Whether bathed in blue light in a darkened room or enclosed in a glass-fronted display, German installation and performance artist Regina Frank seeks ways to humanize our digital universe. Her meditative, often interactive performances sculpt space, sometimes creating physical objects that document the temporal relationship between virtual and real experience. “I’ve developed strategies of deceleration and reduction to give the participant/ perceiver a taste of silence within a tumultuous world of acceleration and economic performance,” says Frank.
In Inner Networks, at the 1999 Digital Arts and Culture conference at the Georgia Institute of Technology in Atlanta, she involved viewers in a 45-minute performance. “My goal was to be interwoven, entangled with the stage. When I invited the audience to participate, I wanted to connect them with the stage, too,” says Frank. For that direct interaction, the artist was seated with a computer on a round dais shrouded in white tulle, a wall-sized screen behind her. In the darkened room, she communicated with the audience through voice and keyboard. Her words, repeated by the computer and projected on the screen as a running text, contemplated the notion of “being.” As Frank reframed the question, “Who am I?” seven spectator/ performers began to spin a web of colored threads around her seated figure. The threads wound out into the audience, where members tightened the filaments until the artist became trapped. In the end, as she released herself, her voice cut through a deep silence, urging listeners to: “restart... rethink...reinitialize.”
At the Venice Biennale’s Italian Pavilion in the Spazio Oreste, on October 23, 1999, the same performance elicited a different response. In Atlanta, her motions were freer, allowing Frank to mediate between technology and the audience. In Italy, viewers who understood less of her English-language dialogue responded directly to her mood and movement. They became more emotional, spinning her closer and tighter.
The computer served as a sculptural element as well as an actor or agent in the performance. Along with a digital speech program, Inner Networks used software that Frank had developed to produce Monk@Sea—Encoding the Present, a 1998 interactive digital performance. She collaborated on that CD-ROM project with Keith Roberson of Florida State University. Finding its inspiration in a 19th-century seascape painted by Caspar David Friedrich, Monk@Sea proposes a less personal opportunity for the viewer to direct Frank’s movements.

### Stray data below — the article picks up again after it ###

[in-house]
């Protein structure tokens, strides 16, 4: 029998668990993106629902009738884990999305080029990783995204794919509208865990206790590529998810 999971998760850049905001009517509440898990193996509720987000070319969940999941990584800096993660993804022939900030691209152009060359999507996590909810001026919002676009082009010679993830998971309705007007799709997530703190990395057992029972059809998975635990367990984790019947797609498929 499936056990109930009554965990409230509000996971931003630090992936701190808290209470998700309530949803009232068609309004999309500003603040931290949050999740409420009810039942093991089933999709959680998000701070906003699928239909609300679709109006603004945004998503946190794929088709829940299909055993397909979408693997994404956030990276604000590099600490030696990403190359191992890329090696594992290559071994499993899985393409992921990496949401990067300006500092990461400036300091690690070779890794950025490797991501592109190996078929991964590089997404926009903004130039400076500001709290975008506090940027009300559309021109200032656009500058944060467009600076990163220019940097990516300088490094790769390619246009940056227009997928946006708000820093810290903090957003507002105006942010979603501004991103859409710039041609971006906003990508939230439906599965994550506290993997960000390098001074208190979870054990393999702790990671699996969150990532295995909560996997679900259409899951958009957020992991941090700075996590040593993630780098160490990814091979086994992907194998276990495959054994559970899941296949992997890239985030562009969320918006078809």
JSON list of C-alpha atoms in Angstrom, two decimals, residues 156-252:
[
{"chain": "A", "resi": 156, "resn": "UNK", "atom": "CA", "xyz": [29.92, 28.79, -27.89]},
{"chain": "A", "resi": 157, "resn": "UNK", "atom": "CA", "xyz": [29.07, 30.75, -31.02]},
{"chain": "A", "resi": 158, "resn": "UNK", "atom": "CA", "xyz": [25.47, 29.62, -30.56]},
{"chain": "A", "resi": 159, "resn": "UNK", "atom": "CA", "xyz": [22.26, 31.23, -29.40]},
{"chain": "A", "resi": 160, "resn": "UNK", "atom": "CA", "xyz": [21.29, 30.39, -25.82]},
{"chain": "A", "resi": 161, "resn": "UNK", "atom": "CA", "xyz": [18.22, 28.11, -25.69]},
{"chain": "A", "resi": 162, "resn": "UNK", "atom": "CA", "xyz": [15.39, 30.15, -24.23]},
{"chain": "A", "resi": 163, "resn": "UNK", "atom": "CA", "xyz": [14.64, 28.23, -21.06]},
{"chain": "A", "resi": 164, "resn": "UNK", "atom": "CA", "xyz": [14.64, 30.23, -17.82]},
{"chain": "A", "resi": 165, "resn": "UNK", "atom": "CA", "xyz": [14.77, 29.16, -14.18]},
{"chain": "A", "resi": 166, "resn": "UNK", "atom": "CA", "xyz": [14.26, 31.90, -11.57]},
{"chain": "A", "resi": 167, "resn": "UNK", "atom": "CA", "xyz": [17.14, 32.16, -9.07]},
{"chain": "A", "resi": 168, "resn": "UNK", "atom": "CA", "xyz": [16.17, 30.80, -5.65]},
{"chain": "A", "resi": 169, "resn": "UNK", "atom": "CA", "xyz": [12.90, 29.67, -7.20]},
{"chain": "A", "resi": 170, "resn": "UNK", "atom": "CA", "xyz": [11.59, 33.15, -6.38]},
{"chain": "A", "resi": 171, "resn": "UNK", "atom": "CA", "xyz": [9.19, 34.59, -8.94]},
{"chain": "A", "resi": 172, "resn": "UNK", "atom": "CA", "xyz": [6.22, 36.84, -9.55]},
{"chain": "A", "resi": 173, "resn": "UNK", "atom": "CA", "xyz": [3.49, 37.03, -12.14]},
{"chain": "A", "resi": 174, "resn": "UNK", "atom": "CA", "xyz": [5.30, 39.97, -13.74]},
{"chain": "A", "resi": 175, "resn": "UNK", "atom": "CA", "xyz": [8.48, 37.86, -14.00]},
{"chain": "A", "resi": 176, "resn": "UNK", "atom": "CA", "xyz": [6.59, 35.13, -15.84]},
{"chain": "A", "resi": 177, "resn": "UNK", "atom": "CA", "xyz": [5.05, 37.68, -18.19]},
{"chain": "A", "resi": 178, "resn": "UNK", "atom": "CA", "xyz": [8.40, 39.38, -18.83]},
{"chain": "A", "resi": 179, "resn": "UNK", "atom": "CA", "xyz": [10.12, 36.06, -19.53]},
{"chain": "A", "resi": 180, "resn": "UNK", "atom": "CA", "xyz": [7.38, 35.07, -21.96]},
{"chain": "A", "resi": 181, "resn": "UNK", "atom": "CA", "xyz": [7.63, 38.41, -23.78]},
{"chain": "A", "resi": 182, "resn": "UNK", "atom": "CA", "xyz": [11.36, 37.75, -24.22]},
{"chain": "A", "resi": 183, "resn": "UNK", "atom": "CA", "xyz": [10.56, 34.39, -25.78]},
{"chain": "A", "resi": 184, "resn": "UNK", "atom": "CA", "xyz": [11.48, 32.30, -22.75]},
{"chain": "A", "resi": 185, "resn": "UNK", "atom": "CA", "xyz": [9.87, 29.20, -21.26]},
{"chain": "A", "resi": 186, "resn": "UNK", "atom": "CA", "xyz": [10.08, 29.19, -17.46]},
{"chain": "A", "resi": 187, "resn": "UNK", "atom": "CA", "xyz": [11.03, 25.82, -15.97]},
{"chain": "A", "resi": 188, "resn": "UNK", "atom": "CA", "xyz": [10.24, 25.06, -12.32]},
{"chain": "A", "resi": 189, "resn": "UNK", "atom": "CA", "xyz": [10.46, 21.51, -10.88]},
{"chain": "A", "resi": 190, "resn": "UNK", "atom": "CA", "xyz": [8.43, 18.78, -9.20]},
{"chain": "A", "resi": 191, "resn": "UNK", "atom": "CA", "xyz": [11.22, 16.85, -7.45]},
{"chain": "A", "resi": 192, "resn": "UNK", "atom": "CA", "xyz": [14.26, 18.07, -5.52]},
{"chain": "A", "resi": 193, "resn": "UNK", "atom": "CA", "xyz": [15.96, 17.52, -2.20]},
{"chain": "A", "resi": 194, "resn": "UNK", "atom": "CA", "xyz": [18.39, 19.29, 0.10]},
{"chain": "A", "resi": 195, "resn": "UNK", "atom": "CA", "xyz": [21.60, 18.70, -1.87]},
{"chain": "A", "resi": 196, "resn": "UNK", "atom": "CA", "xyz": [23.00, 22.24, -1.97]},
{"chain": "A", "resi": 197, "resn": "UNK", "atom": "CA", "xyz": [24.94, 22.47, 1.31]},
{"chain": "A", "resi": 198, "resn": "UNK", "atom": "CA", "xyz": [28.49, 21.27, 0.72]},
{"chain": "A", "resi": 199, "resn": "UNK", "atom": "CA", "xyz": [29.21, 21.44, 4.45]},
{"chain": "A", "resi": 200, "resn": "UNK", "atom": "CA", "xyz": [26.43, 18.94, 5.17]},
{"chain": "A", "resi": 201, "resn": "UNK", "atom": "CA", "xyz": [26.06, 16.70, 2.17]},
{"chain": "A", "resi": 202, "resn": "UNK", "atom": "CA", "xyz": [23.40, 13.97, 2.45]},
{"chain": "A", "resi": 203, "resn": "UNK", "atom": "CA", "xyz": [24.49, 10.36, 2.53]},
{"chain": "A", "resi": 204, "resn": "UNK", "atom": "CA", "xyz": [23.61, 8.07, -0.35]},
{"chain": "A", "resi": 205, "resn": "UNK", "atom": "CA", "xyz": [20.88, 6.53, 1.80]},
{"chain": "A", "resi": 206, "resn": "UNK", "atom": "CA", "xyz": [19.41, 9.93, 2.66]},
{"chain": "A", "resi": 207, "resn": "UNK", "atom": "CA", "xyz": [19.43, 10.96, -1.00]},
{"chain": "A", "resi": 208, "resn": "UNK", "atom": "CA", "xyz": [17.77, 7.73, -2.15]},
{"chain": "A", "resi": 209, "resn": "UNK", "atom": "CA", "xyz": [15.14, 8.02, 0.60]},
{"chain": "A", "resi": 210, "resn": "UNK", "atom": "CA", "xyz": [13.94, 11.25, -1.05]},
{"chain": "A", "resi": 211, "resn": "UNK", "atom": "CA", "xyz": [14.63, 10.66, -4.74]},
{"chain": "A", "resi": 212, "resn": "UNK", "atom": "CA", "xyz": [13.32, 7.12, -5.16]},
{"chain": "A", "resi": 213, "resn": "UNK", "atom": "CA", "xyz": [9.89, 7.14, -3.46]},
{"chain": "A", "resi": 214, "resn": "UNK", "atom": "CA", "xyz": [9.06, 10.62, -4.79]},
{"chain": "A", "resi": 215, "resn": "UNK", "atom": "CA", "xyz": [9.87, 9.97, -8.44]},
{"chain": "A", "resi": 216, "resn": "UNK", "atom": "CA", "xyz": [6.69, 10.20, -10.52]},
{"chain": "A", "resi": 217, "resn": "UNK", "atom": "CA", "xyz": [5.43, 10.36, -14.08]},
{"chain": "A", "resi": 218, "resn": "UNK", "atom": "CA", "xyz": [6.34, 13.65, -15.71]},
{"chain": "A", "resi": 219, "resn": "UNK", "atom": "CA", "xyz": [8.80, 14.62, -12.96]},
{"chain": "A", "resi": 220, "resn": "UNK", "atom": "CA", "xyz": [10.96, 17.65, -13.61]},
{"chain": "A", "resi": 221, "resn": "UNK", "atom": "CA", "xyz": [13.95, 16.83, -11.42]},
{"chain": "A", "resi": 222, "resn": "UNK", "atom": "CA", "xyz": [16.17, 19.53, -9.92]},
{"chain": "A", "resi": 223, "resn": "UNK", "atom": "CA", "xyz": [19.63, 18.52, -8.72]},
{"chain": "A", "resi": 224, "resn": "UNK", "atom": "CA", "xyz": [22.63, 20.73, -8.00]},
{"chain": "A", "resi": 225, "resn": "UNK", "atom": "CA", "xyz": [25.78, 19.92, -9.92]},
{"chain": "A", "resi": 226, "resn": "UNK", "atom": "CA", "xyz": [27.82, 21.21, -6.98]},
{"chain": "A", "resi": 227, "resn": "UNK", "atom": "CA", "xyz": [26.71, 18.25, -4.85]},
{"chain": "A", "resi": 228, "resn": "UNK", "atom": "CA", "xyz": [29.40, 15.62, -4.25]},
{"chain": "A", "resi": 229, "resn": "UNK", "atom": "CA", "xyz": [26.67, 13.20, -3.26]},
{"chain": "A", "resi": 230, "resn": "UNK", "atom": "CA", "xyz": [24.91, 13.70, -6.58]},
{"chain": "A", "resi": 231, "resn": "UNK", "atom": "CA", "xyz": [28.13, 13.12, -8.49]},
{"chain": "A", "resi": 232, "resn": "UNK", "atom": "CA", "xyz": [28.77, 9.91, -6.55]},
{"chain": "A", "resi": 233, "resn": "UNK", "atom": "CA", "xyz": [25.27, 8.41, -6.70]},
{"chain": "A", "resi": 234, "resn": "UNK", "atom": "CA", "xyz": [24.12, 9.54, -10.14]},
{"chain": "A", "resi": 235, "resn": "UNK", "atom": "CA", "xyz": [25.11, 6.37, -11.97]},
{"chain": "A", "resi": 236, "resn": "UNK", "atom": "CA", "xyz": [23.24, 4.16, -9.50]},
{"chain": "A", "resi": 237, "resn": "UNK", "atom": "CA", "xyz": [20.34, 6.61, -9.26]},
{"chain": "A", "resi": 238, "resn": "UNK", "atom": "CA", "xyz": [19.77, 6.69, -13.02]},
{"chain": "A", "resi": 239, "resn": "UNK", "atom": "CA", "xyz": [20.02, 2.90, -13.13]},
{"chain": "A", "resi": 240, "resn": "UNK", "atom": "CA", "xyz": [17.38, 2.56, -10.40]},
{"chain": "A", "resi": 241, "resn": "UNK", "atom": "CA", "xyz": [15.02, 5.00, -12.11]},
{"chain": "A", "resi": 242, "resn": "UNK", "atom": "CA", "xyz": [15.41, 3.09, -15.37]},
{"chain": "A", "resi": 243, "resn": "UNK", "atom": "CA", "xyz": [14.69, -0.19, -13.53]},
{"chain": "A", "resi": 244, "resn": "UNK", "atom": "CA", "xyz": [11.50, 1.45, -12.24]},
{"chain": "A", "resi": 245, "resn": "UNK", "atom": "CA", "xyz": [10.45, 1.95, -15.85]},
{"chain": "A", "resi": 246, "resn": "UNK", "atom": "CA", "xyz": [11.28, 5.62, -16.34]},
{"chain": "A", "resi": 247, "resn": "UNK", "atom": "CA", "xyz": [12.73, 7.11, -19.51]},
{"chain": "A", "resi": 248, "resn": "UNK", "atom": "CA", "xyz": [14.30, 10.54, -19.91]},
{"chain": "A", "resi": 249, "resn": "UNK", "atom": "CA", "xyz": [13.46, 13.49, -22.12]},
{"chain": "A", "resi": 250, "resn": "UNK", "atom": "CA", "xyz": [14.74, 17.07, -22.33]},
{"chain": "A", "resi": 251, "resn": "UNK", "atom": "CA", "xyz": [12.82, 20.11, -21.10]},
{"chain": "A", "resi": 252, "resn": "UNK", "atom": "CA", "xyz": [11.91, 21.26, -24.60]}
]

On a wall-sized projection, she stands at the edge of the ocean. Her voice repeatedly implores the viewer to write to her on a keyboard nearby. As prompted by keyed words and symbols, she is gradually wrapped in a slender fibrous band of Morse code until her torso and legs are completely bound. Continued communications succeed in untangling her figure. At once audience and director of her synthetic performance, the viewer reclaims the artist’s narrative as an individual creation.
Frank staged a more immediate interactive work four years ago in Atlanta, where she inhabited her Glass Bead Game for seven hours a day over two months. Behind a clear glass wall, she used a small computer to receive messages from visitors as well as Internet contacts from Australia, England, France, Germany, Greece, India, Japan, and Russia. A special computer program transformed the written notes into virtual beads and sent them to her. For each bead she received, Frank stitched real beads onto a paper kimono that hung in the space. In The Glass Bead Game, she became both the medium and the message in a symbolic visual conversation.
Catching and releasing the pressure that is building in our present-day techno-culture, Frank manipulates the digital in a way that reminds her audience of their humanity and their temporality. To achieve this, Frank exploits dramatic time by repeating real-life tasks with an inward focus. At the same time, she reflects on our increasing tendency to forge virtual relationships, and she shows how to create a context that may authenticate and give meaning to new forms of interaction.
Frank has engaged in a spectrum of conversations with her audience over the past 10 years. In a number of projects, sewing was her metaphor for digital networking; constructed dress objects stood for Frank herself. Always made of flowing silk, the dress-as-façade retained its classical dialectic function—leading the eye toward an object (woman), while marking the artist’s physical and spiritual boundary.
Her practice of a once-common domestic art combined with the manipulation of technology and the dress form has countered many universal preconceptions about women and women’s work, but Frank’s work is not without its own internal contradictions. While she has embraced technology, she compares its mediated encroachment on culture to “moths eating up our clothing.” As a cure for malaise in an increasingly indifferent world, she constantly interjects her physical presence.
In certain earlier works, Frank focused less on interaction than on theatricality to illustrate the permeable membrane between art and technology. She became Hermes’ Mistress at Exit Art/The First World in 1994. For 35 days she wore and slept under a red silk dress with an enormous circular skirt.
Hermes’ Mistress was a seductive performance; Frank’s scarlet frock, red-lacquered nails, and ruby lips conspired to discount the monotony of the data she was processing. The artist sat with her laptop downloading text transmissions from the Internet and “rewrote” them, letter by letter, stitching words to her skirt in a spiral of alphabet beads. She personalized the impersonal by deliberately selecting and saving messages that were important to her. Calmly considering the ceaseless flood of knowledge that came to her through cyberspace, Frank took time to think.
Spending hours and days in public to actualize a concept is not new. In some ways, Frank’s stagings have echoed German artist Joseph Beuys’s live-in performance pieces of the 1960s. Both Beuys and Frank work with tactile personal metaphors. Like his Coyote project, her tests of endurance have spanned weeks.